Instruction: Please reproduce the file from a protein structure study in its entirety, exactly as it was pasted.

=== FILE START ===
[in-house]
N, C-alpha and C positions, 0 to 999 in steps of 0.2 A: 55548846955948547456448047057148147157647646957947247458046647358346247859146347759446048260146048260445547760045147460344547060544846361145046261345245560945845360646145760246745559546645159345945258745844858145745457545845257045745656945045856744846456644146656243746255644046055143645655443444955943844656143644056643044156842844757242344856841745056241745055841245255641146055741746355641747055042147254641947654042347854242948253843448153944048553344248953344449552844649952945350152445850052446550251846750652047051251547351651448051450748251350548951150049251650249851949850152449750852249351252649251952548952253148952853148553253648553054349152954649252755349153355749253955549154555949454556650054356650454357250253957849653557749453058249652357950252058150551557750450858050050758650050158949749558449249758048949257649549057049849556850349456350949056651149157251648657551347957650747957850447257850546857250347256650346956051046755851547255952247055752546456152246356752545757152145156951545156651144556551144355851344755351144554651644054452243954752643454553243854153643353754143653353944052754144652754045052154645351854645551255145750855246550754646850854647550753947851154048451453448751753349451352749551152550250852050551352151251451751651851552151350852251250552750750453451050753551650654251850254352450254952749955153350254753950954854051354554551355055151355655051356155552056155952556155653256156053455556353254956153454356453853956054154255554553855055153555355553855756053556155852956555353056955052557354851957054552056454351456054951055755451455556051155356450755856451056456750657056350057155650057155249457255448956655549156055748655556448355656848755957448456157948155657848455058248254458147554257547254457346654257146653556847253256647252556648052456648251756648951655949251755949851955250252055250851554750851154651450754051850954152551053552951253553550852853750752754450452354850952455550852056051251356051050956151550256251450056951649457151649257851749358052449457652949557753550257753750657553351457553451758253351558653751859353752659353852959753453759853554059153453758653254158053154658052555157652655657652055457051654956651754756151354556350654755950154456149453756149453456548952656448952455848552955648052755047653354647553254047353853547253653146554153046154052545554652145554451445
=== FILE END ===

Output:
[in-house]
N, C-alpha and C positions, 0 to 999 in steps of 0.2 A: 55548846955948547456448047057148147157647646957947247458046647358346247859146347759446048260146048260445547760045147460344547060544846361145046261345245560945845360646145760246745559546645159345945258745844858145745457545845257045745656945045856744846456644146656243746255644046055143645655443444955943844656143644056643044156842844757242344856841745056241745055841245255641146055741746355641747055042147254641947654042347854242948253843448153944048553344248953344449552844649952945350152445850052446550251846750652047051251547351651448051450748251350548951150049251650249851949850152449750852249351252649251952548952253148952853148553253648553054349152954649252755349153355749253955549154555949454556650054356650454357250253957849653557749453058249652357950252058150551557750450858050050758650050158949749558449249758048949257649549057049849556850349456350949056651149157251648657551347957650747957850447257850546857250347256650346956051046755851547255952247055752546456152246356752545757152145156951545156651144556551144355851344755351144554651644054452243954752643454553243854153643353754143653353944052754144652754045052154645351854645551255145750855246550754646850854647550753947851154048451453448751753349451352749551152550250852050551352151251451751651851552151350852251250552750750453451050753551650654251850254352450254952749955153350254753950954854051354554551355055151355655051356155552056155952556155653256156053455556353254956153454356453853956054154255554553855055153555355553855756053556155852956555353056955052557354851957054552056454351456054951055755451455556051155356450755856451056456750657056350057155650057155249457255448956655549156055748655556448355656848755957448456157948155657848455058248254458147554257547254457346654257146653556847253256647252556648052456648251756648951655949251755949851955250252055250851554750851154651450754051850954152551053552951253553550852853750752754450452354850952455550852056051251356051050956151550256251450056951649457151649257851749358052449457652949557753550257753750657553351457553451758253351558653751859353752659353852959753453759853554059153453758653254158053154658052555157652655657652055457051654956651754756151354556350654755950154456149453756149453456548952656448952455848552955648052755047653354647553254047353853547253653146554153046154052545554652145554451445